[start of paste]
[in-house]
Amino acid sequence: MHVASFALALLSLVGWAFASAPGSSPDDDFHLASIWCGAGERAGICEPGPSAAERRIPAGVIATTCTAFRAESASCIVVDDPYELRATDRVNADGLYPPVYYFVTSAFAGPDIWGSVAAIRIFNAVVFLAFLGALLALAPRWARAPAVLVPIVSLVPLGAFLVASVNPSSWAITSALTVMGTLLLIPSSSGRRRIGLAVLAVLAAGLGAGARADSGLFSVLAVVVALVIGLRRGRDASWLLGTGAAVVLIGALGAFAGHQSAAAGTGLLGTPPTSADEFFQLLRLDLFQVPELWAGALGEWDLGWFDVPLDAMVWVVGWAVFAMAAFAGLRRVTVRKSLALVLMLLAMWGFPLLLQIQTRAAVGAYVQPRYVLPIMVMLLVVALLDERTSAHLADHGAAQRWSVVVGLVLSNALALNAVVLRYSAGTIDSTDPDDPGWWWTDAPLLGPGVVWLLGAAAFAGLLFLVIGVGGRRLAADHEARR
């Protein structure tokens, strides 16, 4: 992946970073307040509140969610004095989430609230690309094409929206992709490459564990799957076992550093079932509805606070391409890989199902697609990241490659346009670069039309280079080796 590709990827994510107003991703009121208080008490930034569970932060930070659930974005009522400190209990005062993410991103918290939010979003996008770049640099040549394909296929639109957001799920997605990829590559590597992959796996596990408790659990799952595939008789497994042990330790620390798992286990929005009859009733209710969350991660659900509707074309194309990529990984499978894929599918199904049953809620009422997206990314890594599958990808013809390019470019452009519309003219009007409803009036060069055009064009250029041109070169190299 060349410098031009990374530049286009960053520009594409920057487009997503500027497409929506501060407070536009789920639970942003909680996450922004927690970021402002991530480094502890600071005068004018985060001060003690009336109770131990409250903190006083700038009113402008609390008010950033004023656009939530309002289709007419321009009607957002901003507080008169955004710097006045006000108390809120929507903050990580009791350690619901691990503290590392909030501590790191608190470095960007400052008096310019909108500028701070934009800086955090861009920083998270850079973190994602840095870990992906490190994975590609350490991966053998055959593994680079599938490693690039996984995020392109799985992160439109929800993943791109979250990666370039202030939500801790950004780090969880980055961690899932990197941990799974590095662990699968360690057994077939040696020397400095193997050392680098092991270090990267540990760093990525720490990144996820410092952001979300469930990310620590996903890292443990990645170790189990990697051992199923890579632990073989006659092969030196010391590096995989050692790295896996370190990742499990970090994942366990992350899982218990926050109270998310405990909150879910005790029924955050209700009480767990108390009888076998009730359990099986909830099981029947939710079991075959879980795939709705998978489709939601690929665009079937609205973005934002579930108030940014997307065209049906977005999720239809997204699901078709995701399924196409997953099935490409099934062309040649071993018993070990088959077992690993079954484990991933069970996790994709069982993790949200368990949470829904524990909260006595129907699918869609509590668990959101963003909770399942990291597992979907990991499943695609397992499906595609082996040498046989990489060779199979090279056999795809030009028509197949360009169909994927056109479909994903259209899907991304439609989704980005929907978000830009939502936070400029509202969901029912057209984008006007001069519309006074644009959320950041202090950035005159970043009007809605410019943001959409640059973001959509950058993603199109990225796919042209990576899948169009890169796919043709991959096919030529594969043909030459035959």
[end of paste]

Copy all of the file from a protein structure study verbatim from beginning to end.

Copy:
[in-house]
Amino acid sequence: MHVASFALALLSLVGWAFASAPGSSPDDDFHLASIWCGAGERAGICEPGPSAAERRIPAGVIATTCTAFRAESASCIVVDDPYELRATDRVNADGLYPPVYYFVTSAFAGPDIWGSVAAIRIFNAVVFLAFLGALLALAPRWARAPAVLVPIVSLVPLGAFLVASVNPSSWAITSALTVMGTLLLIPSSSGRRRIGLAVLAVLAAGLGAGARADSGLFSVLAVVVALVIGLRRGRDASWLLGTGAAVVLIGALGAFAGHQSAAAGTGLLGTPPTSADEFFQLLRLDLFQVPELWAGALGEWDLGWFDVPLDAMVWVVGWAVFAMAAFAGLRRVTVRKSLALVLMLLAMWGFPLLLQIQTRAAVGAYVQPRYVLPIMVMLLVVALLDERTSAHLADHGAAQRWSVVVGLVLSNALALNAVVLRYSAGTIDSTDPDDPGWWWTDAPLLGPGVVWLLGAAAFAGLLFLVIGVGGRRLAADHEARR
């Protein structure tokens, strides 16, 4: 992946970073307040509140969610004095989430609230690309094409929206992709490459564990799957076992550093079932509805606070391409890989199902697609990241490659346009670069039309280079080796 590709990827994510107003991703009121208080008490930034569970932060930070659930974005009522400190209990005062993410991103918290939010979003996008770049640099040549394909296929639109957001799920997605990829590559590597992959796996596990408790659990799952595939008789497994042990330790620390798992286990929005009859009733209710969350991660659900509707074309194309990529990984499978894929599918199904049953809620009422997206990314890594599958990808013809390019470019452009519309003219009007409803009036060069055009064009250029041109070169190299 060349410098031009990374530049286009960053520009594409920057487009997503500027497409929506501060407070536009789920639970942003909680996450922004927690970021402002991530480094502890600071005068004018985060001060003690009336109770131990409250903190006083700038009113402008609390008010950033004023656009939530309002289709007419321009009607957002901003507080008169955004710097006045006000108390809120929507903050990580009791350690619901691990503290590392909030501590790191608190470095960007400052008096310019909108500028701070934009800086955090861009920083998270850079973190994602840095870990992906490190994975590609350490991966053998055959593994680079599938490693690039996984995020392109799985992160439109929800993943791109979250990666370039202030939500801790950004780090969880980055961690899932990197941990799974590095662990699968360690057994077939040696020397400095193997050392680098092991270090990267540990760093990525720490990144996820410092952001979300469930990310620590996903890292443990990645170790189990990697051992199923890579632990073989006659092969030196010391590096995989050692790295896996370190990742499990970090994942366990992350899982218990926050109270998310405990909150879910005790029924955050209700009480767990108390009888076998009730359990099986909830099981029947939710079991075959879980795939709705998978489709939601690929665009079937609205973005934002579930108030940014997307065209049906977005999720239809997204699901078709995701399924196409997953099935490409099934062309040649071993018993070990088959077992690993079954484990991933069970996790994709069982993790949200368990949470829904524990909260006595129907699918869609509590668990959101963003909770399942990291597992979907990991499943695609397992499906595609082996040498046989990489060779199979090279056999795809030009028509197949360009169909994927056109479909994903259209899907991304439609989704980005929907978000830009939502936070400029509202969901029912057209984008006007001069519309006074644009959320950041202090950035005159970043009007809605410019943001959409640059973001959509950058993603199109990225796919042209990576899948169009890169796919043709991959096919030529594969043909030459035959």